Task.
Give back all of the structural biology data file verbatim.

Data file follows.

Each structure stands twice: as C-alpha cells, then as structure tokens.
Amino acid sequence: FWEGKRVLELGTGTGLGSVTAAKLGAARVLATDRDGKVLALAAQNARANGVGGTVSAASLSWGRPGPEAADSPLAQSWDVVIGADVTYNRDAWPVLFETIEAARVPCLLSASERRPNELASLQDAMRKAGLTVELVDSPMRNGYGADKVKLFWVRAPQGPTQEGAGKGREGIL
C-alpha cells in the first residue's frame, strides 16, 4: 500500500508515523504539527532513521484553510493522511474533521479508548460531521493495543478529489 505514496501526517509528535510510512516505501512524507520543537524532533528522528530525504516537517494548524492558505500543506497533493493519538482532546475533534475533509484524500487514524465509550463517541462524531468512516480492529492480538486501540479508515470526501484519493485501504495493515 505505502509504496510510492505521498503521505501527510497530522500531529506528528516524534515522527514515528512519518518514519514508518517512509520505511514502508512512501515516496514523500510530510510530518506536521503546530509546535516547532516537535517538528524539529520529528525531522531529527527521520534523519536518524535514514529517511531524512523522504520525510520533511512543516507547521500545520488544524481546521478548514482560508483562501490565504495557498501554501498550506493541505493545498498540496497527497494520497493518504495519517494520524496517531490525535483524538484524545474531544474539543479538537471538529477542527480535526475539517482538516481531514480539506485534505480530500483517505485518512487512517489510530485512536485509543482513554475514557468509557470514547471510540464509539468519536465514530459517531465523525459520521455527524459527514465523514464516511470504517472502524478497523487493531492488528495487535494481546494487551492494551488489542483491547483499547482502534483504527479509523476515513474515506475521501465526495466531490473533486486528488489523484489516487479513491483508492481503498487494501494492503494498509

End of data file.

Each structure stands twice: as C-alpha cells, then as structure tokens.
Amino acid sequence: FWEGKRVLELGTGTGLGSVTAAKLGAARVLATDRDGKVLALAAQNARANGVGGTVSAASLSWGRPGPEAADSPLAQSWDVVIGADVTYNRDAWPVLFETIEAARVPCLLSASERRPNELASLQDAMRKAGLTVELVDSPMRNGYGADKVKLFWVRAPQGPTQEGAGKGREGIL
C-alpha cells in the first residue's frame, strides 16, 4: 500500500508515523504539527532513521484553510493522511474533521479508548460531521493495543478529489 505514496501526517509528535510510512516505501512524507520543537524532533528522528530525504516537517494548524492558505500543506497533493493519538482532546475533534475533509484524500487514524465509550463517541462524531468512516480492529492480538486501540479508515470526501484519493485501504495493515 505505502509504496510510492505521498503521505501527510497530522500531529506528528516524534515522527514515528512519518518514519514508518517512509520505511514502508512512501515516496514523500510530510510530518506536521503546530509546535516547532516537535517538528524539529520529528525531522531529527527521520534523519536518524535514514529517511531524512523522504520525510520533511512543516507547521500545520488544524481546521478548514482560508483562501490565504495557498501554501498550506493541505493545498498540496497527497494520497493518504495519517494520524496517531490525535483524538484524545474531544474539543479538537471538529477542527480535526475539517482538516481531514480539506485534505480530500483517505485518512487512517489510530485512536485509543482513554475514557468509557470514547471510540464509539468519536465514530459517531465523525459520521455527524459527514465523514464516511470504517472502524478497523487493531492488528495487535494481546494487551492494551488489542483491547483499547482502534483504527479509523476515513474515506475521501465526495466531490473533486486528488489523484489516487479513491483508492481503498487494501494492503494498509